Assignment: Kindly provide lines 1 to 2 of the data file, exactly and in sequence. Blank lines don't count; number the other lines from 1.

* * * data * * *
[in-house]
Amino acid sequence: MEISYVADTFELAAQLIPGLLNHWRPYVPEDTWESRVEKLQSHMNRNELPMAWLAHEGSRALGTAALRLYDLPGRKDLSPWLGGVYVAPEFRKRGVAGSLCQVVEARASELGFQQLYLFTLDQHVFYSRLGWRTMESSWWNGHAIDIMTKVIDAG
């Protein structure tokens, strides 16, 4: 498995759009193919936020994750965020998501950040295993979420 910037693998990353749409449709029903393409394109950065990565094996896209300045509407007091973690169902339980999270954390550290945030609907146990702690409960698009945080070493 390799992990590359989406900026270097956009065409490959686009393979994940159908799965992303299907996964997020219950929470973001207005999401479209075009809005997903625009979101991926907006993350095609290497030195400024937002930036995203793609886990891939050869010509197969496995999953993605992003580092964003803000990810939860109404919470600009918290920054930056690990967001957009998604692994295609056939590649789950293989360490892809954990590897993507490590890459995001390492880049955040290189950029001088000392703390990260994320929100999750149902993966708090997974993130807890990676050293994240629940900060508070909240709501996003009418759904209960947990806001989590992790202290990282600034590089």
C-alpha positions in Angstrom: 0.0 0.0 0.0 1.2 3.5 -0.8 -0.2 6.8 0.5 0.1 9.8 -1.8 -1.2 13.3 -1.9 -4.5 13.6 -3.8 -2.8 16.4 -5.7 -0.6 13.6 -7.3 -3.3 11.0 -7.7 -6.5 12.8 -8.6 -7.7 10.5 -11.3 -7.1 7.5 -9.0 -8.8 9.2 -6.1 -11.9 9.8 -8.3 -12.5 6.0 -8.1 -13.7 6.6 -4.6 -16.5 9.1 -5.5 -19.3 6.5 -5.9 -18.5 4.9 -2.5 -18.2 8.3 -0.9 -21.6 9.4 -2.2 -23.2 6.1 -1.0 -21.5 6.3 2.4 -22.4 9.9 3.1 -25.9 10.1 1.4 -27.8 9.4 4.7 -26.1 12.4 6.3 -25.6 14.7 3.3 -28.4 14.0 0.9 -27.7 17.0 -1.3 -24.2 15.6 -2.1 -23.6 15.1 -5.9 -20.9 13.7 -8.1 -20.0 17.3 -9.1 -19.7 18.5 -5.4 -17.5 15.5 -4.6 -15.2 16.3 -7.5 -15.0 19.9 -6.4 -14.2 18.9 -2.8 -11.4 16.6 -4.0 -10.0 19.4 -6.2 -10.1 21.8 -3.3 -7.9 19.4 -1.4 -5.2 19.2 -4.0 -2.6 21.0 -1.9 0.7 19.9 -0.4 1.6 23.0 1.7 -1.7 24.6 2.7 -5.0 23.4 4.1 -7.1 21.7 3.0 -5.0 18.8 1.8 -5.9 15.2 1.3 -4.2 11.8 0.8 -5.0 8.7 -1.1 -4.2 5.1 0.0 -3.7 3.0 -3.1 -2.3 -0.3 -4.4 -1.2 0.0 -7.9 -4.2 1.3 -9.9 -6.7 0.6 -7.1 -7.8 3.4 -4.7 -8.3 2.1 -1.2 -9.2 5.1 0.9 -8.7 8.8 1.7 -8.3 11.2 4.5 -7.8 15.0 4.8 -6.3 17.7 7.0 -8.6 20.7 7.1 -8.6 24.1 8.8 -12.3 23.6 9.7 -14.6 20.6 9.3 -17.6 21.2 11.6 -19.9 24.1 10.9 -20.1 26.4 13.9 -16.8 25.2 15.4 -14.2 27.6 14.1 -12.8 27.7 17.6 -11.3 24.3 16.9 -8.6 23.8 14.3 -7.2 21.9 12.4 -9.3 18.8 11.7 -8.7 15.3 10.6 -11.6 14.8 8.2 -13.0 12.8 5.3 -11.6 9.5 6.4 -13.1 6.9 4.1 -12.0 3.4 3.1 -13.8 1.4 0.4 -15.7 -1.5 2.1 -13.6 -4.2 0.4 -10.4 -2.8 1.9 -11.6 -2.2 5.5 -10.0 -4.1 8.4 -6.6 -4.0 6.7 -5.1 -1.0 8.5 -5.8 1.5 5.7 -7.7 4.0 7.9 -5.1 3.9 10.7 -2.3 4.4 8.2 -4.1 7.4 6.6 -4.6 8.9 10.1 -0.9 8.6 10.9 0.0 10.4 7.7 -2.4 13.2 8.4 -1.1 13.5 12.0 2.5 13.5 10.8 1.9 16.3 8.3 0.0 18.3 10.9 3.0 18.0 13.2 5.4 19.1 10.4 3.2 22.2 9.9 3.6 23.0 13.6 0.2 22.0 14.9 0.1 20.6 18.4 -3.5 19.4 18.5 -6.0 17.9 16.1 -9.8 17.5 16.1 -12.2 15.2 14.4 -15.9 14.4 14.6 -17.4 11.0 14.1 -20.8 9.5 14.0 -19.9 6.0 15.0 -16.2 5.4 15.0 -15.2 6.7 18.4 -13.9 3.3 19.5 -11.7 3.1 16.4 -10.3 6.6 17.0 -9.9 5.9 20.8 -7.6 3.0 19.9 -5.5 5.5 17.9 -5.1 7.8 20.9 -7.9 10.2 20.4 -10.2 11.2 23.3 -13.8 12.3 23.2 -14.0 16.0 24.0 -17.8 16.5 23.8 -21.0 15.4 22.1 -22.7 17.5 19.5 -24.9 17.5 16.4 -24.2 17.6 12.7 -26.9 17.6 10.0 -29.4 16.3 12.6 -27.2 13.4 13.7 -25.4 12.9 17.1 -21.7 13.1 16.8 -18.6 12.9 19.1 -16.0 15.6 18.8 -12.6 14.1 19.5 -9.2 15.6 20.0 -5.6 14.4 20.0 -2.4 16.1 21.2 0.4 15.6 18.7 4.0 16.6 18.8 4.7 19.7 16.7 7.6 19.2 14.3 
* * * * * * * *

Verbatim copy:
[in-house]
Amino acid sequence: MEISYVADTFELAAQLIPGLLNHWRPYVPEDTWESRVEKLQSHMNRNELPMAWLAHEGSRALGTAALRLYDLPGRKDLSPWLGGVYVAPEFRKRGVAGSLCQVVEARASELGFQQLYLFTLDQHVFYSRLGWRTMESSWWNGHAIDIMTKVIDAG